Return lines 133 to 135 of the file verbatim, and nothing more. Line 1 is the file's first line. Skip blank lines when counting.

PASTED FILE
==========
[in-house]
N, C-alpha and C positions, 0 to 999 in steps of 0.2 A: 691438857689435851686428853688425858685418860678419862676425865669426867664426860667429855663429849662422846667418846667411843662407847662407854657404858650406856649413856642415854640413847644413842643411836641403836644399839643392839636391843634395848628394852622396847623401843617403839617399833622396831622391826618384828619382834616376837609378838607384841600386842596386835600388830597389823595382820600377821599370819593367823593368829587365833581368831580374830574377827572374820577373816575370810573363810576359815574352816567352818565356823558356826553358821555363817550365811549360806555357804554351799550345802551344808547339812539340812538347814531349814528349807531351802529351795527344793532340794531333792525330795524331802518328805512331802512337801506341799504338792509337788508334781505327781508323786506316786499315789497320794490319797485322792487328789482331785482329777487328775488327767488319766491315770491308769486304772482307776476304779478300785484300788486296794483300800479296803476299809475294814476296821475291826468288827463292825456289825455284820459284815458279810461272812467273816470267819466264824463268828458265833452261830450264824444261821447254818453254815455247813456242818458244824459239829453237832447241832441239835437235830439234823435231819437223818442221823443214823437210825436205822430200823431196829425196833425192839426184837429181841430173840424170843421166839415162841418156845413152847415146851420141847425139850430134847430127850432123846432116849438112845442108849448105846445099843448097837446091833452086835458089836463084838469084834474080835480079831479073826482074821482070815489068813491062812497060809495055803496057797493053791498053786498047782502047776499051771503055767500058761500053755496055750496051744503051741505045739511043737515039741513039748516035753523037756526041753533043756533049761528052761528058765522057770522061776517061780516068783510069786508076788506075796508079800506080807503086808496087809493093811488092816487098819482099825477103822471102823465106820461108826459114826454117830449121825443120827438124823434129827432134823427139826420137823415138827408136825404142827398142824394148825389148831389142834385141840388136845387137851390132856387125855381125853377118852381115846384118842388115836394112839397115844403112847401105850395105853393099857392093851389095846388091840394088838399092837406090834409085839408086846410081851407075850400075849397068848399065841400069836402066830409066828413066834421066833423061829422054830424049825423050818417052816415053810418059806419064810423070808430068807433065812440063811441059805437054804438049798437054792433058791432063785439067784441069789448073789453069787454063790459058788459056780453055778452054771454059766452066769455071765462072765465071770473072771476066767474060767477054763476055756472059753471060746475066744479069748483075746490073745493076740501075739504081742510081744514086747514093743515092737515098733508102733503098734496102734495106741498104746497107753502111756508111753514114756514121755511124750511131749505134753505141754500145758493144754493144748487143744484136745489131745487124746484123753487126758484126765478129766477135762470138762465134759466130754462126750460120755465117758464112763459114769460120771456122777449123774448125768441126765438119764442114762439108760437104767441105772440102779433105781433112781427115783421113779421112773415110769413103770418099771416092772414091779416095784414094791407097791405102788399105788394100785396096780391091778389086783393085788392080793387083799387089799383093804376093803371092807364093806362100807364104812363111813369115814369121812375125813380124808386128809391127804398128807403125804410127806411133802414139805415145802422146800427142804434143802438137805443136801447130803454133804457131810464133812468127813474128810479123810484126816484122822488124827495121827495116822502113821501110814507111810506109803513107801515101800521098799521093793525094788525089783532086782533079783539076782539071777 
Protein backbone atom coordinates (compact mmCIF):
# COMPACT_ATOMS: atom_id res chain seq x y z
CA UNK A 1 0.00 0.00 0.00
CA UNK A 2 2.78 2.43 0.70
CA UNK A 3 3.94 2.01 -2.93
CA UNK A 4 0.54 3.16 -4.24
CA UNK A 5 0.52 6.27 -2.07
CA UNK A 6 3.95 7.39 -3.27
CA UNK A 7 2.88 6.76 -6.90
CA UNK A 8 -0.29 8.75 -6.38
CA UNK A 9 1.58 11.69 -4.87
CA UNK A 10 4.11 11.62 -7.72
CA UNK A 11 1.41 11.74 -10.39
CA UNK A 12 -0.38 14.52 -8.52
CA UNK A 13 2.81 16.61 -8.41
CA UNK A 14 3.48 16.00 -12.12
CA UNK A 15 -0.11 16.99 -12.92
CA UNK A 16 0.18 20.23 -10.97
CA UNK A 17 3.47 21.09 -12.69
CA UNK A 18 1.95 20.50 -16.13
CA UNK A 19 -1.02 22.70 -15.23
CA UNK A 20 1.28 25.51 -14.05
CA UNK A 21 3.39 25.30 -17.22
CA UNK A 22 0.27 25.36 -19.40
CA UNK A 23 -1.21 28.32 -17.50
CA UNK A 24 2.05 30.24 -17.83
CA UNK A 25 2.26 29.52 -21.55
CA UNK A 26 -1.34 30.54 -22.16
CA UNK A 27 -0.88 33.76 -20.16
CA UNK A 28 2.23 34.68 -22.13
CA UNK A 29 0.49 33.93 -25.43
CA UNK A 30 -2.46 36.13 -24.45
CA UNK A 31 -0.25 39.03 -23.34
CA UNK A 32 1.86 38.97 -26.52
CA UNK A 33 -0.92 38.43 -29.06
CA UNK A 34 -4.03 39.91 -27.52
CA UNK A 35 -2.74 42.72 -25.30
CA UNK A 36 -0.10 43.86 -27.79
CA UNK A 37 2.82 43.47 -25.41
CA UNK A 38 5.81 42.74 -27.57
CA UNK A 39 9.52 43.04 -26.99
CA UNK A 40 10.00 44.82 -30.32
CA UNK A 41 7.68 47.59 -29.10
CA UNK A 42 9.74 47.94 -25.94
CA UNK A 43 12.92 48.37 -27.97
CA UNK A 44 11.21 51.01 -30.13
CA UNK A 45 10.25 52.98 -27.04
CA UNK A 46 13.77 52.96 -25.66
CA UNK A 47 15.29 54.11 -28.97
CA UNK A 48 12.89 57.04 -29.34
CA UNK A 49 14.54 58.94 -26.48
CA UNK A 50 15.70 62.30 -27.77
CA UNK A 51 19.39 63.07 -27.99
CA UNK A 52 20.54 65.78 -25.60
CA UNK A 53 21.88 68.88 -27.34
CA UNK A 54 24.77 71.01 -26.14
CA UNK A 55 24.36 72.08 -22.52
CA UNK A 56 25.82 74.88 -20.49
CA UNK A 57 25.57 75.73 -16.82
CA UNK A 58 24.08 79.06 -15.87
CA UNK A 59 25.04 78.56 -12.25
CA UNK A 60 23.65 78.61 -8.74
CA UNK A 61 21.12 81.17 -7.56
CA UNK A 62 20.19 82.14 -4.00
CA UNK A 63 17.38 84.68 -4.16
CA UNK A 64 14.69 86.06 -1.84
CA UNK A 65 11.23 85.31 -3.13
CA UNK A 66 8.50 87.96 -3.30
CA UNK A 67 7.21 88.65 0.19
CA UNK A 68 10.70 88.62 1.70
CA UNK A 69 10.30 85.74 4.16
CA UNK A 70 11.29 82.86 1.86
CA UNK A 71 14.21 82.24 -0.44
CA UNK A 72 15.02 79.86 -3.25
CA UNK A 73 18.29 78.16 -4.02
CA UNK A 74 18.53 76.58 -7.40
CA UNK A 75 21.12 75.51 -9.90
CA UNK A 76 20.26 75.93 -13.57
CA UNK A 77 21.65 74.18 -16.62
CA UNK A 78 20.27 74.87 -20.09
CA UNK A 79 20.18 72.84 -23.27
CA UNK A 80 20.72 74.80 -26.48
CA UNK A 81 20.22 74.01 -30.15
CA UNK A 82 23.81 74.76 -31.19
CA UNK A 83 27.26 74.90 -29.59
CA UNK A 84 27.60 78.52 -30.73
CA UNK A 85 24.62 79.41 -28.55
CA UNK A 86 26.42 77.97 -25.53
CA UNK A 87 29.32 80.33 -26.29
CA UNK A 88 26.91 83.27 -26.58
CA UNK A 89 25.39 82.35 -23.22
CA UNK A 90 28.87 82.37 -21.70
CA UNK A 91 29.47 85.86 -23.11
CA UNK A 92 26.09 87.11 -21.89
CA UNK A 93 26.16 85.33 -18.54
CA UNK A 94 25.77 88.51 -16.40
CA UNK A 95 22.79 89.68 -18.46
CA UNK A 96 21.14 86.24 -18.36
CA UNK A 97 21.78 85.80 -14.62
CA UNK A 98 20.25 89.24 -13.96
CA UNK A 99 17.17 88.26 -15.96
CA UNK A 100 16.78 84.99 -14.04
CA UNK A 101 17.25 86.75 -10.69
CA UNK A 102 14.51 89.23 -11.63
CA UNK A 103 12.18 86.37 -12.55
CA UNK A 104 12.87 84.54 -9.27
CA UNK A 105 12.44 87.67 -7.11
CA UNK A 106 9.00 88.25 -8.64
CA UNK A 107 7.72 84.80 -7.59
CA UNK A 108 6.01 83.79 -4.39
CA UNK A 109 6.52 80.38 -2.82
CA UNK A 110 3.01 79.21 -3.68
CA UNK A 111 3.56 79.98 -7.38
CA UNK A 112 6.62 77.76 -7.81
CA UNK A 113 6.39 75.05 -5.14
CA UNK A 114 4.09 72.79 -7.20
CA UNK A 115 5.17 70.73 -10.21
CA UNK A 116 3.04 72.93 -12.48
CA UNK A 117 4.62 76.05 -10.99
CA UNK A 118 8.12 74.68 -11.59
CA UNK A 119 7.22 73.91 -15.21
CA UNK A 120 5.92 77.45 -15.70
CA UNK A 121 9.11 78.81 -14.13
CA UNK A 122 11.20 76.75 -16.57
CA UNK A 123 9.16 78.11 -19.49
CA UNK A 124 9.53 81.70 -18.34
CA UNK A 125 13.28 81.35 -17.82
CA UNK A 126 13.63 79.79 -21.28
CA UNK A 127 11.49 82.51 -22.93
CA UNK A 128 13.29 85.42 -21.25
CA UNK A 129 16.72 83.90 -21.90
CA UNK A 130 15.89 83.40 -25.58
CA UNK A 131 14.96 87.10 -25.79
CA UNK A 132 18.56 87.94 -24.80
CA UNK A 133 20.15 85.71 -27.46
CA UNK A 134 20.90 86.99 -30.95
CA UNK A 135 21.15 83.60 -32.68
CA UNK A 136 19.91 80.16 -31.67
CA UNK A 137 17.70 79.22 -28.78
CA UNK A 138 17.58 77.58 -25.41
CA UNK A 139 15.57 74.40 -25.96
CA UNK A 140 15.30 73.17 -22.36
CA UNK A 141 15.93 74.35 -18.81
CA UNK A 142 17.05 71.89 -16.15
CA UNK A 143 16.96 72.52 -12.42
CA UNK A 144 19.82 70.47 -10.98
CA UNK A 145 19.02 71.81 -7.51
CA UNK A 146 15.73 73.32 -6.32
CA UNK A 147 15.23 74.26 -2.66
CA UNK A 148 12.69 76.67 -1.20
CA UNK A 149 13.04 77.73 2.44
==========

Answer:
CA UNK A 129 16.72 83.90 -21.90
CA UNK A 130 15.89 83.40 -25.58
CA UNK A 131 14.96 87.10 -25.79